‘Hey, I’m Bennett,’ he’d said, offering a hand to the fresh-faced young man in the pristine uniform before him.

The man had looked down at his hand like it was one of the vicious dump rats (yes they had those before too) and had declined to shake it.

The fuck’s this kid? Bennett raged. Not even a day on the job, not a single drop of blood or shard of skull on his uniform and he has the neck to fuckin diss me!

‘Sanderson,’ the kid said.

‘You come over from the cops?’

The kid paused before he replied in a really creepy way, as though he was waiting for someone to tell him what to say.

He shook his head.

The effect made Bennett’s skin crawl, and he was pretty much unfazeable.

‘I’m a new recruit.’

Bennett waited for the kid to elaborate but talking seemingly wasn’t his strong point.

‘Must be on the fuckin whizzers,’ Bennett muttered before shoving past the kid and heading into the locker room.

He donned his body armour and selected his standard work shotgun.

The skulls he’d began painting on there to count his kills as a rookie were faded and chipped away like old nail polish.

He’d long since ran out of room to track his kills.

But it was nice to look upon them and remember days when his enthusiasm for the job was so high.

Willis’s shotgun was still in its clip, which Bennett found unusual as his friend should already have been on shift.

He was as superstitious as Bennett himself about weapons. ‘You never fire another cullsman’s gun,’ the old saying went, ‘or you set yourself up for one hell of a fall.’

The door swung open and Bennett figured it must have been Willis coming in late for some reason – maybe another domestic with his lady friend.

But it was another kid he didn’t recognise.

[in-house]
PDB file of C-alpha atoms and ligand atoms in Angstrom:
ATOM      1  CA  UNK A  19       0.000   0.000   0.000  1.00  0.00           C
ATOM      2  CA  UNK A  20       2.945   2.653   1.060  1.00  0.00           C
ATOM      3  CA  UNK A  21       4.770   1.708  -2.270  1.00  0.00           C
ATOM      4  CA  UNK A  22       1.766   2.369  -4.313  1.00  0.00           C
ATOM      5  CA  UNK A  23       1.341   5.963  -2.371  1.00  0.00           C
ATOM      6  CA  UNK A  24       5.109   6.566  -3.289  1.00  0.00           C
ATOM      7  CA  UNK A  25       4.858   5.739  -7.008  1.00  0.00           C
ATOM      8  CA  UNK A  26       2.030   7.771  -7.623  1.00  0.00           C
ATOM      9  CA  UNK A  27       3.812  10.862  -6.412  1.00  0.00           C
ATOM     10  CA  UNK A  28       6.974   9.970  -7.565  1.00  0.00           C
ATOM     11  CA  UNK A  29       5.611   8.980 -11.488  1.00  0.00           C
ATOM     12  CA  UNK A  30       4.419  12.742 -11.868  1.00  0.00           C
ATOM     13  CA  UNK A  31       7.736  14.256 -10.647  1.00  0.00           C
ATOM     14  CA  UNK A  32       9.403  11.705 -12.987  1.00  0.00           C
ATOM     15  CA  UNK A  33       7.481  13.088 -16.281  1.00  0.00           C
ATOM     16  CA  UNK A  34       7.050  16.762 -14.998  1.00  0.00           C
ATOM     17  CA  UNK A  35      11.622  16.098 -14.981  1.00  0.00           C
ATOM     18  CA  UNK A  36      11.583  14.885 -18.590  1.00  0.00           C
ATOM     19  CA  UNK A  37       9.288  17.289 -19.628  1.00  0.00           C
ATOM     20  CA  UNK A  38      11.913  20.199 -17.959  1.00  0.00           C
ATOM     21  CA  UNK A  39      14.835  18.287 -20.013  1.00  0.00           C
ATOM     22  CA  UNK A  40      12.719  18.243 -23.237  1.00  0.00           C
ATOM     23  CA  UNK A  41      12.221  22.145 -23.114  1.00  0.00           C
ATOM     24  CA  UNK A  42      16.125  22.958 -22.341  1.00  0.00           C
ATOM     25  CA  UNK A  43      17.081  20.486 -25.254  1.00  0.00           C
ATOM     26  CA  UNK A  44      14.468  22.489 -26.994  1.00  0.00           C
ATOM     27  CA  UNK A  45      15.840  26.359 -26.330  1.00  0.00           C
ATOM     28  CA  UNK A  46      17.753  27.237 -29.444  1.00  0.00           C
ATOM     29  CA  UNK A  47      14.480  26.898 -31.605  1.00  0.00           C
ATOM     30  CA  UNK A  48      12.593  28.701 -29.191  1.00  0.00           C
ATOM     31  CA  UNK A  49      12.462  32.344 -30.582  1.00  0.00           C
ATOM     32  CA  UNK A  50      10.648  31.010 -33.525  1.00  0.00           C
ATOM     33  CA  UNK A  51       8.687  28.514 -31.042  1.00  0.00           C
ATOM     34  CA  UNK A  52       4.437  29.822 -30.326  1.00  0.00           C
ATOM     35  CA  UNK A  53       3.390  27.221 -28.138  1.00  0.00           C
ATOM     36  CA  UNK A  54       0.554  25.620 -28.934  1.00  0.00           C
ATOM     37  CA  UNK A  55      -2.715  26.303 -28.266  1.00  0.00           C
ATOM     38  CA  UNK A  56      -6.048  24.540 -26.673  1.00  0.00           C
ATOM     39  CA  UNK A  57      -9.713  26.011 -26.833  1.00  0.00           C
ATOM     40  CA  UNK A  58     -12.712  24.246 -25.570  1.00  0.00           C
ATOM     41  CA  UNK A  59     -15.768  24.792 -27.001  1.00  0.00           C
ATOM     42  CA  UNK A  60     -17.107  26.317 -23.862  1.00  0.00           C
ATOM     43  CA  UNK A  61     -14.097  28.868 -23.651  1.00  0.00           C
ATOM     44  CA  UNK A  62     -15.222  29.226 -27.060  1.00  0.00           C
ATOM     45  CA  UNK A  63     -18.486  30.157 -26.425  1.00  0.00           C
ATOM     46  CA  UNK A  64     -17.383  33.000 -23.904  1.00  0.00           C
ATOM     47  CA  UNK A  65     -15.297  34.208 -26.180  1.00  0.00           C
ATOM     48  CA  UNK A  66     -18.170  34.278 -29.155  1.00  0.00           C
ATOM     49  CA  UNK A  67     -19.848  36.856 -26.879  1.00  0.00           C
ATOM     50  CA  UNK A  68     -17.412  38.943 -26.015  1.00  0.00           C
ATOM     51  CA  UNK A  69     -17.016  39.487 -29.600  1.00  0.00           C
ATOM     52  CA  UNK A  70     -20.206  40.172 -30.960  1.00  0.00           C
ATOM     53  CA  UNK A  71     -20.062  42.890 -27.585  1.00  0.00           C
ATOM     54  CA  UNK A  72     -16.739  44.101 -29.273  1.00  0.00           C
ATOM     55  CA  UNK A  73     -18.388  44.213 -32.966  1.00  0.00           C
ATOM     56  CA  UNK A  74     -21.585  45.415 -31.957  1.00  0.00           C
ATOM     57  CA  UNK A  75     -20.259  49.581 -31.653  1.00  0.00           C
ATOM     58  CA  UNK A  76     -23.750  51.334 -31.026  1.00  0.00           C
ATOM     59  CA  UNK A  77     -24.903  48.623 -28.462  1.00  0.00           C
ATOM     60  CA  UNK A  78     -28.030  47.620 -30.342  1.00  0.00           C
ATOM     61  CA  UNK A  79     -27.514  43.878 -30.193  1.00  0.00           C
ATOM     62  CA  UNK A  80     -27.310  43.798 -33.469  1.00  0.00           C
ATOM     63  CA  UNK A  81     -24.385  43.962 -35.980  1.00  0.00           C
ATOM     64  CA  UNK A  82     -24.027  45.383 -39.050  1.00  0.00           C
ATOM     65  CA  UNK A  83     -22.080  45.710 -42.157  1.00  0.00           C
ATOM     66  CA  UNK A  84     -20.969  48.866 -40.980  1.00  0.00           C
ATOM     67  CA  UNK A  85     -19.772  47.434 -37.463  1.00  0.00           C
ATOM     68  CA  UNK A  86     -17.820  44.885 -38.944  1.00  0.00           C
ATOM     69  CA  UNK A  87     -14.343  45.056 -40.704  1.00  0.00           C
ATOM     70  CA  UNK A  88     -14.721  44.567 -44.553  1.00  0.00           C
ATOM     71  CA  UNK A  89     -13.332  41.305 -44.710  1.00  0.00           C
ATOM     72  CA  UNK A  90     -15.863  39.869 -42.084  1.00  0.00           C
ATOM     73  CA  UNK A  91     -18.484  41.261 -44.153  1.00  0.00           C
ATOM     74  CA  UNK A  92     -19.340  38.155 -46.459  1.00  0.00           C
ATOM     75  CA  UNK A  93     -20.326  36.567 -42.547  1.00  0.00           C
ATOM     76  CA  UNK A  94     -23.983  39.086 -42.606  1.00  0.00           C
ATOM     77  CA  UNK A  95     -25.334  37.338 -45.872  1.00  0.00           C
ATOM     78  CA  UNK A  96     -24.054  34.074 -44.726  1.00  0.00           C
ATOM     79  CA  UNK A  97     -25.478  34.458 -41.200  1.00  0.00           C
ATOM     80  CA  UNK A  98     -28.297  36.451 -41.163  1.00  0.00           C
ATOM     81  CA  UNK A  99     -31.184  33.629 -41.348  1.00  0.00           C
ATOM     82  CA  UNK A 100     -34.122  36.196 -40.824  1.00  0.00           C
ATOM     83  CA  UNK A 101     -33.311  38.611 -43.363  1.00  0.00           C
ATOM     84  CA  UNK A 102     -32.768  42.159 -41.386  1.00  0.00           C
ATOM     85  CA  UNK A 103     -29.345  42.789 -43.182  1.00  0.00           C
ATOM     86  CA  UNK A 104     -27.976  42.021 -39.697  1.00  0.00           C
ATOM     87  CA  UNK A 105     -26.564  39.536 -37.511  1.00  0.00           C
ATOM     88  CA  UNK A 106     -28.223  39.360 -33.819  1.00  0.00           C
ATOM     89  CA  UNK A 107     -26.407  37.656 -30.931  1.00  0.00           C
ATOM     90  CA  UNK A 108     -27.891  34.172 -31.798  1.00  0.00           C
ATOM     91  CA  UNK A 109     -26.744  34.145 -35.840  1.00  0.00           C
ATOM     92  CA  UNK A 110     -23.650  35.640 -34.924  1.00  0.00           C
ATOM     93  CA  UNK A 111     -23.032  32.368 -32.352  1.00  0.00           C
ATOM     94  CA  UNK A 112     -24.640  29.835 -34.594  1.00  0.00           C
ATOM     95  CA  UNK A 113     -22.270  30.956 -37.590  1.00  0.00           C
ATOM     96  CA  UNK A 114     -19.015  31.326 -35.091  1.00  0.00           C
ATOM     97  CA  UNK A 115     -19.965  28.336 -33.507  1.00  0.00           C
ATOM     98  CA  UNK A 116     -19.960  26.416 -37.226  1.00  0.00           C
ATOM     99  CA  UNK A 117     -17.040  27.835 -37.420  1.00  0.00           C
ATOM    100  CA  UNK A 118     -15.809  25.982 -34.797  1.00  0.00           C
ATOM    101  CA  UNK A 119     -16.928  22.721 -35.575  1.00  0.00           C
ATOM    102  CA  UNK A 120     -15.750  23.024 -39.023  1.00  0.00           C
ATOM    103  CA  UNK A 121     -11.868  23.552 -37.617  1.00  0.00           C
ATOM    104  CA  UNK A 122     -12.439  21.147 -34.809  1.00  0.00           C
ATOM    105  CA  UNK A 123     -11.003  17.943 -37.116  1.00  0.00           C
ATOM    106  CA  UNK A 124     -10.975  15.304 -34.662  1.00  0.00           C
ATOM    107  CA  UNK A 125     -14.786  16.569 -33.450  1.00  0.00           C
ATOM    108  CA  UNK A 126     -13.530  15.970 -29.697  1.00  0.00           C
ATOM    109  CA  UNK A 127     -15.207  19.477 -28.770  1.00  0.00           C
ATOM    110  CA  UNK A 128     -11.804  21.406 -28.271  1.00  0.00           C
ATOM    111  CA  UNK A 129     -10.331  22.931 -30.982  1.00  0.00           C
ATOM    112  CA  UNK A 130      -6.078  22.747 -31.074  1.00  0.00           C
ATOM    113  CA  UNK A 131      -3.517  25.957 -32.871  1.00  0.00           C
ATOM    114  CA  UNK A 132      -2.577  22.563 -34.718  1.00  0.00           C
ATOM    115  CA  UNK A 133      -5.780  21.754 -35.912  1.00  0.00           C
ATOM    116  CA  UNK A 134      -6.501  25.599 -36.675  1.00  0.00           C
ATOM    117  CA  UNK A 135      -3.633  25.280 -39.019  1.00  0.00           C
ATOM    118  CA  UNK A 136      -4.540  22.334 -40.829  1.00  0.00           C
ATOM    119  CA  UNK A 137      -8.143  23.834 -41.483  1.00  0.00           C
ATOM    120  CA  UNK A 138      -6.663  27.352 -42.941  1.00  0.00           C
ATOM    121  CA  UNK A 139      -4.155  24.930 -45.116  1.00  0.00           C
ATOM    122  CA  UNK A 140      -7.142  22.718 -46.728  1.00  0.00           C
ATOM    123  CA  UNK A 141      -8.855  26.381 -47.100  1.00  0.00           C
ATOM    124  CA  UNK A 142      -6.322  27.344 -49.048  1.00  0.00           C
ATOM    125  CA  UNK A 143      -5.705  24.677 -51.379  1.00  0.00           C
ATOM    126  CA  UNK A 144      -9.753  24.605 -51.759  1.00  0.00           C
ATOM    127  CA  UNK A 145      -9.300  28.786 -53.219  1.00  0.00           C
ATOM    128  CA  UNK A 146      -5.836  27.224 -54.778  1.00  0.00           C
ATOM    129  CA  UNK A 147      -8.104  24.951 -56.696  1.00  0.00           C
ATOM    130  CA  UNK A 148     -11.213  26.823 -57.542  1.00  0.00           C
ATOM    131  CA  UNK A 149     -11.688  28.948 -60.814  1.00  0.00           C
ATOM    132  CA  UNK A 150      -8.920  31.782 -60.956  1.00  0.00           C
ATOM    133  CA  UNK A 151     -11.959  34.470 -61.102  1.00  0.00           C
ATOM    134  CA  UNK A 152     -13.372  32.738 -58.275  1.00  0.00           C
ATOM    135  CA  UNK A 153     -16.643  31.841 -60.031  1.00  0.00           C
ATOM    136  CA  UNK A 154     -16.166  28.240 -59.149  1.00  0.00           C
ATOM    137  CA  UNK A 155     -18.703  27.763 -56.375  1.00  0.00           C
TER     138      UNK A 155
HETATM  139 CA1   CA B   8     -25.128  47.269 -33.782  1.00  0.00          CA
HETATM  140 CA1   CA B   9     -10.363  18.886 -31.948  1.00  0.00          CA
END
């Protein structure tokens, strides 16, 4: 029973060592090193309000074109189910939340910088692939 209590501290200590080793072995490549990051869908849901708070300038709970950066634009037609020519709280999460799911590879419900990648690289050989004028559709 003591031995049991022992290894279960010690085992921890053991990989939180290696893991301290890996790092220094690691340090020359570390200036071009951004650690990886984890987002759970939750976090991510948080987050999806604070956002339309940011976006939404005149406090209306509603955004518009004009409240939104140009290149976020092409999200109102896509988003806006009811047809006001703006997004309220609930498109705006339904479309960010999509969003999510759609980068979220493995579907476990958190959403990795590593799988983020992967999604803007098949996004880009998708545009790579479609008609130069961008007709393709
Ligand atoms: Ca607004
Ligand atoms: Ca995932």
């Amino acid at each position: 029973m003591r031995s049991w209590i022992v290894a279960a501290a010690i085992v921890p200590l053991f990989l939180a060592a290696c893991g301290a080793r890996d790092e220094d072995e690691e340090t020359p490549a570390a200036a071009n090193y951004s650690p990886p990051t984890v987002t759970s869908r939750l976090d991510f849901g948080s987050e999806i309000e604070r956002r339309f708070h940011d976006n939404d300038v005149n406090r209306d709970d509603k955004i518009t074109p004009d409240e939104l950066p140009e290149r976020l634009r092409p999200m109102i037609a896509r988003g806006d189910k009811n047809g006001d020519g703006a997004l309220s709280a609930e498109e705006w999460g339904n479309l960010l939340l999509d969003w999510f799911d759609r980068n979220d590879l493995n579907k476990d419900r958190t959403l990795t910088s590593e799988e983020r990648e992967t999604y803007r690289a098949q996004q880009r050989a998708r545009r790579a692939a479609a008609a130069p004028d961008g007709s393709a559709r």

This one had a strange look to him – pale as month-old milk in places and a strange mottled purple in others.

This kid didn’t speak; ignorant as sin, just like the other one.

Fuck him, I ain’t speaking first, Bennett thought.

A third kid came in, early teens like the other two.

He, too, was pale and silent, his movements strangely stiff.

Robotic.

The fuck’s going on in here today? Bennett thought.

He stared at the other two cullsmen but they didn’t meet his eye.

He shut up the gun locker, tucked his helmet under his arm and left the locker room, pausing to take a glance through the frosted glass in the door.

 

Bennett’s knuckles left tiny dents in the hardwood door of his boss’ office.

‘The fuck’s going on in here today, bossman?’ he barked, fixing his supervisor, Slade, with a steely glare.

‘We’re putting shells in more mouths to feed, same as every fuckin day,’ Slade snapped without looking up from his computer screen. ‘This time it’s a “terrorist attack.”’ He did the quotation mark fingers with this, which really got on Bennett’s tits, although he was too pissed to mention it this time around.